The UK faces another major crisis - and at the worst time possible. There's a critical shortage of a key ingredient used to supply beer and chicken, just as the UK enters its peak summer consumption time.
And it could have a devastating effect on World Cup festivities, as fans prepare to celebrate the football.
Beer, soft drinks and meat producers are all warning of CO2 shortages, which are having a major impact on their businesses. The shortages are caused by ammonia manufacturing shutdowns, one of the main sources used to make food-grade CO2 in Europe.
The CO2 is used to carbonate beverages, dispense beer at pub pumps and kill chickens and keep their meat fresh.
Trade journal Gas World said the shortage had been labelled the "worst supply situation to hit the European carbon dioxide (CO2) business in decades". It's likely to continue for at least the rest of June, the journal warns.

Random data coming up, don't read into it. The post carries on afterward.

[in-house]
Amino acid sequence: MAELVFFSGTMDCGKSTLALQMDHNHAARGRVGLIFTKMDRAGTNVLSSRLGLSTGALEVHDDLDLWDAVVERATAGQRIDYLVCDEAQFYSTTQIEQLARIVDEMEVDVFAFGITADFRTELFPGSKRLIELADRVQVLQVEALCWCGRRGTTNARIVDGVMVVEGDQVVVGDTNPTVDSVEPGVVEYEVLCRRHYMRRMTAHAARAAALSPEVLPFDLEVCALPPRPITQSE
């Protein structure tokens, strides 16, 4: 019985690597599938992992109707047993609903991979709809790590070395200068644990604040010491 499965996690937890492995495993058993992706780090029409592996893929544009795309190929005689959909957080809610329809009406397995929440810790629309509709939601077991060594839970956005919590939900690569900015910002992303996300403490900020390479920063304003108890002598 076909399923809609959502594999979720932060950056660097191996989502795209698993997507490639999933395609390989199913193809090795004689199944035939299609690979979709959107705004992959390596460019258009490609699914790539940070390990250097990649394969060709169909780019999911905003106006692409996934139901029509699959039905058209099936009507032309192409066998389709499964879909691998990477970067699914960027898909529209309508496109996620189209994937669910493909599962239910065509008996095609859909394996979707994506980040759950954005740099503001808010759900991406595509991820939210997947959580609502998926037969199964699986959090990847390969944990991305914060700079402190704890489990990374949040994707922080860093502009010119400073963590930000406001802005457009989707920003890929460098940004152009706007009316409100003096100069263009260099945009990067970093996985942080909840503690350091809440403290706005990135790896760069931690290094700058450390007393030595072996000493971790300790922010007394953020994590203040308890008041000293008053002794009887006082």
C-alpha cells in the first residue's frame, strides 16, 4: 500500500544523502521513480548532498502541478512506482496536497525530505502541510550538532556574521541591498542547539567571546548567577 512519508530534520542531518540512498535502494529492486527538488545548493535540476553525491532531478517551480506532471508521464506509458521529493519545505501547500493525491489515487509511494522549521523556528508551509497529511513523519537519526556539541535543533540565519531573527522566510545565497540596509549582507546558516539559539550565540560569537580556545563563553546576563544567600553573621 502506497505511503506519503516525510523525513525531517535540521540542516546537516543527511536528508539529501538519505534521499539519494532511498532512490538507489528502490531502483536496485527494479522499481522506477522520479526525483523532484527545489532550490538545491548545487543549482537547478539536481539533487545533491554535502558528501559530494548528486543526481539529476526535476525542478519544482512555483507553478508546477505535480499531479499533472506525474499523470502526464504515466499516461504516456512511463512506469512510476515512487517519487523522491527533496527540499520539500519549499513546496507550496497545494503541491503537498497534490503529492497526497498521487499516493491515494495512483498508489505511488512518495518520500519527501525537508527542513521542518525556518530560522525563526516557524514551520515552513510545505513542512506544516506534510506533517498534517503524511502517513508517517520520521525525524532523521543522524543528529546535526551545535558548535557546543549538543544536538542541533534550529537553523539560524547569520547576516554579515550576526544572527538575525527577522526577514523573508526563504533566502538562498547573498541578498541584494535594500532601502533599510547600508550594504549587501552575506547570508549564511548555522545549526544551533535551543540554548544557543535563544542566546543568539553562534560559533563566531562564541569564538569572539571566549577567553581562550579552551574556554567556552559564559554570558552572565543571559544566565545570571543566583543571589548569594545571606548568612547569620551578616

"We are aware of a situation affecting the availability of CO2 across Europe, which has now started to impact beer producers in the UK," Brigid Simmonds, chief executive of the British Beer and Pub Association, told The Independent.
"We have recommended our members to continue to liaise with their providers directly where they have concerns over supply.
"We will continue to monitor the situation carefully. However, given the time of year and the World Cup, this situation has arisen at an unfortunate time for the brewing industry."
Supermarkets are already running out of drinks, and pubs have had the amount they can order limited.
"The shortage of CO2 across Northern Europe is impacting a wide range of businesses across the food and drink sector," the British Soft Drinks Association said in a statement.
"Soft drinks producers in the UK are taking active steps to maintain their service to customers including working with their suppliers to mitigate the impact as well as looking at alternative sources."
CO2 is also used to stun and suffocate poultry. The British Poultry Council (BPC) warns up to 60 percent of poultry processing plants could be forced to shut down within days.
"We are assessing what the possible impact on food supply might be, and BPC members are working hard to minimise the effect," BPC chief executive Richard Griffiths told the Grocer magazine.